Benefits of the 80-20 Rule
Although there is little scientific analysis that either proves or disproves the 80-20 rule’s validity, there is much anecdotal evidence that supports the rule as being essentially valid, if not numerically accurate.
Performance results of salespeople in a wide range of businesses have demonstrated success by incorporating the 80-20 rule. In addition, external consultants who use Six Sigma and other management strategies have incorporated the 80-20 principle in their practices with good results.
Real-World Example of the 80-20 Rule
A Harvard graduate student, Carla, was working on an assignment for her digital communications class. The project was to create a blog and monitor its success during the course of a semester. Carla designed, created, and launched the site. Midway through the term, the professor conducted an evaluation of the blogs. Carla’s blog, though it had achieved some visibility, generated the least amount of traffic compared with her classmates’ blogs.
When to Apply the 80-20 Rule
Carla happened upon an article about the 80-20 rule. Because it said that you can use this concept in any field, Carla began to think about how she might apply the 80-20 rule to her blog project. She thought: I spent a great deal of my time, technical ability, and writing expertise to build this blog. Yet for all of this expended energy, I am getting very little traffic to the site.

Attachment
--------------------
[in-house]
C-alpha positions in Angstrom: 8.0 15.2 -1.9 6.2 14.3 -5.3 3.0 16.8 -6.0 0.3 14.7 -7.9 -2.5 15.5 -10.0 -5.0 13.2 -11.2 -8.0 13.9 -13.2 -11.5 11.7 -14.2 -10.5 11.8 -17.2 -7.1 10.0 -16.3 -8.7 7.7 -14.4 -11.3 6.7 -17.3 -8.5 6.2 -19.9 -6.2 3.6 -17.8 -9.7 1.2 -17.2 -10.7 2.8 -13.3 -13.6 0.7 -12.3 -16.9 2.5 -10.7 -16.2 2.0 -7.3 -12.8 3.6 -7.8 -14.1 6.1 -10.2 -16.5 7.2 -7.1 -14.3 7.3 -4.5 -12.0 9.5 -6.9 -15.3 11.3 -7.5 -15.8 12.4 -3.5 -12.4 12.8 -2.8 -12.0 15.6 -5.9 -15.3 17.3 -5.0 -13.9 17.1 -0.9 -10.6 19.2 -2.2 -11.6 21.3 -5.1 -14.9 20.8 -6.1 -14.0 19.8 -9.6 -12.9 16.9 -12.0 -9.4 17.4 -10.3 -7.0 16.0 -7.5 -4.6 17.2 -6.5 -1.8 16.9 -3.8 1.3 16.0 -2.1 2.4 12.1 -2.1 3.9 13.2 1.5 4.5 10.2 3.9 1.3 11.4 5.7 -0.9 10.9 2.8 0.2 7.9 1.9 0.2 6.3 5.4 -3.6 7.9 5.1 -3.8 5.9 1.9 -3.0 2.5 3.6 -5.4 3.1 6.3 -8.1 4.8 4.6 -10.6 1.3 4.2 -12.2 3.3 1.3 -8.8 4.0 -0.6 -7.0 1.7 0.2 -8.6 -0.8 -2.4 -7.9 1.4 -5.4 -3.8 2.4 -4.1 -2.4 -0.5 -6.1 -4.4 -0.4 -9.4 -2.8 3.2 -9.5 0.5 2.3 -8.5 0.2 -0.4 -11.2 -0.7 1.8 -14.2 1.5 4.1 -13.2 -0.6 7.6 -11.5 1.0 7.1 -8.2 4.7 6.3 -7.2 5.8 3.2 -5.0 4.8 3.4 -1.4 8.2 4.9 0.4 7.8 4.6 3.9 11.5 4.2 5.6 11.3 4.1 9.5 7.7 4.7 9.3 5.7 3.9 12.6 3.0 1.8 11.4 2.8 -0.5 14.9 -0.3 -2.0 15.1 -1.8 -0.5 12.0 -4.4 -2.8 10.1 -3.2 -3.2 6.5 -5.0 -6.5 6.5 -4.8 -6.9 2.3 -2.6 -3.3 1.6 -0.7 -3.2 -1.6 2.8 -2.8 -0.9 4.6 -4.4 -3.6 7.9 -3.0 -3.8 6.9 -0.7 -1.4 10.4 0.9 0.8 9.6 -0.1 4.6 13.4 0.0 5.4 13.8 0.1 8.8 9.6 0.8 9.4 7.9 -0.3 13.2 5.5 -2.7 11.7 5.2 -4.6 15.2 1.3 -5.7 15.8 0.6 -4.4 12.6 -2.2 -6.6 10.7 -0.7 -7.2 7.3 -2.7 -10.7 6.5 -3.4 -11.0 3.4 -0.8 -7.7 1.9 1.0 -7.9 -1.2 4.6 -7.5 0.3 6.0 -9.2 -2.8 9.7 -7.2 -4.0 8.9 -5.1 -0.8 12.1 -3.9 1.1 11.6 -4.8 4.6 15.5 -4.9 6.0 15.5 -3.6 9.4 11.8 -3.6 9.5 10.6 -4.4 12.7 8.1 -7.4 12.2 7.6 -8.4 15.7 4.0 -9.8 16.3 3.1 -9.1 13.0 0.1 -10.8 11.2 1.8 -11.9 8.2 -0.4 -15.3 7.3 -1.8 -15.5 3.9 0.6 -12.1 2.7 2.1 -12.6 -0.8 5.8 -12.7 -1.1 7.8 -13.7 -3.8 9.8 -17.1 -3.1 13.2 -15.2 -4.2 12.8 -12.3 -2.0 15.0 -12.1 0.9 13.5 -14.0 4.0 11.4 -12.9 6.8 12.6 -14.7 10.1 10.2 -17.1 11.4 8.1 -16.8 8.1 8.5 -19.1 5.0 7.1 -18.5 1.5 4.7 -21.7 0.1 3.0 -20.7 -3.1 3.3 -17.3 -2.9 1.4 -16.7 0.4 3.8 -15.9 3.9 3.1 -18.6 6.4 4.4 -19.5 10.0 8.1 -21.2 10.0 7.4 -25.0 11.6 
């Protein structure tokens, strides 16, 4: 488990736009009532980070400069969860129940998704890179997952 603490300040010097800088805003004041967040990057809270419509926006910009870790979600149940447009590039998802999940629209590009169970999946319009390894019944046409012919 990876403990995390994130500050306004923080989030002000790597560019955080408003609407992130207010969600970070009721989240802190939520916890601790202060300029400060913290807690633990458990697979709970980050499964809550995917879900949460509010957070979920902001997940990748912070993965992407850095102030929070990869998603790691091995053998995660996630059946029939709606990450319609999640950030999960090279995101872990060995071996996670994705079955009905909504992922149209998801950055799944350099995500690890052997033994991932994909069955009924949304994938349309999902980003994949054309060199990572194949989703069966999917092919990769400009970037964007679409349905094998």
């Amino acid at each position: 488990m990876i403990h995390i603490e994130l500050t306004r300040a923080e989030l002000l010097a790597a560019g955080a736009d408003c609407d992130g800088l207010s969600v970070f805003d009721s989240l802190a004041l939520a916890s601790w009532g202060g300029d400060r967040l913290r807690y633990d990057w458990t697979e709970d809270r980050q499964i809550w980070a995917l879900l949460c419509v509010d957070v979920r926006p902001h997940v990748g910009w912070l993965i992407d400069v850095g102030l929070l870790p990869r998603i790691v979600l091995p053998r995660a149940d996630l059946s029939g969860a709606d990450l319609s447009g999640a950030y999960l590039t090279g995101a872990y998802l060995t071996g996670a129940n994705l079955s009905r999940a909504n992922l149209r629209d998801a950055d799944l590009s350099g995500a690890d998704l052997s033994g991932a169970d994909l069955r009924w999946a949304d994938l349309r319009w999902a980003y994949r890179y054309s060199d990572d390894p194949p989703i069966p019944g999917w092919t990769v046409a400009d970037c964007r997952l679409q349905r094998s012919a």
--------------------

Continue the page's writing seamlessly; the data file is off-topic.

She knew that even if a piece of content is spectacular, it is worth virtually nothing if no one reads it. Carla deduced that perhaps her marketing of the blog was a greater problem than the blog itself.
To apply the 80-20 rule, Carla decided to assign her “80%” to all that went into creating the blog, including its content; and as her “20%,” she designated the blog’s visitors.
Using web analytics, Carla focused closely on the blog’s traffic. She asked:
- Which sources comprise the top 20% of traffic to my blog?
- Who are the top 20% of my audience that I wish to reach?
- What are the characteristics of this audience as a group?
- Can I afford to invest more money and effort into satisfying my top-20% readers?
- In terms of content, which blog posts constitute the top 20% of my best-performing topics?
- Can I improve upon those topics, and get even more traction from my content than I’m getting now?
Carla analyzed these questions and edited her blog accordingly:
- She adjusted the blog’s design and persona to align with those of her top-20% target audience, a strategy common in micromarketing.
- She rewrote some content to meet her target reader’s needs more fully.
Although her analysis did confirm that the blog’s biggest problem was its marketing, Carla did not ignore its content. She remembered the common fallacy cited in the article—if 20% of inputs are most important, then the other 80% must be unimportant—and did not want to make that mistake.
By applying the 80-20 rule to her blog project, Carla understood her audience better and targeted her top-20% of readers more purposefully. She reworked the blog’s structure and content based on what she learned, and traffic to her site rose by more than 220%.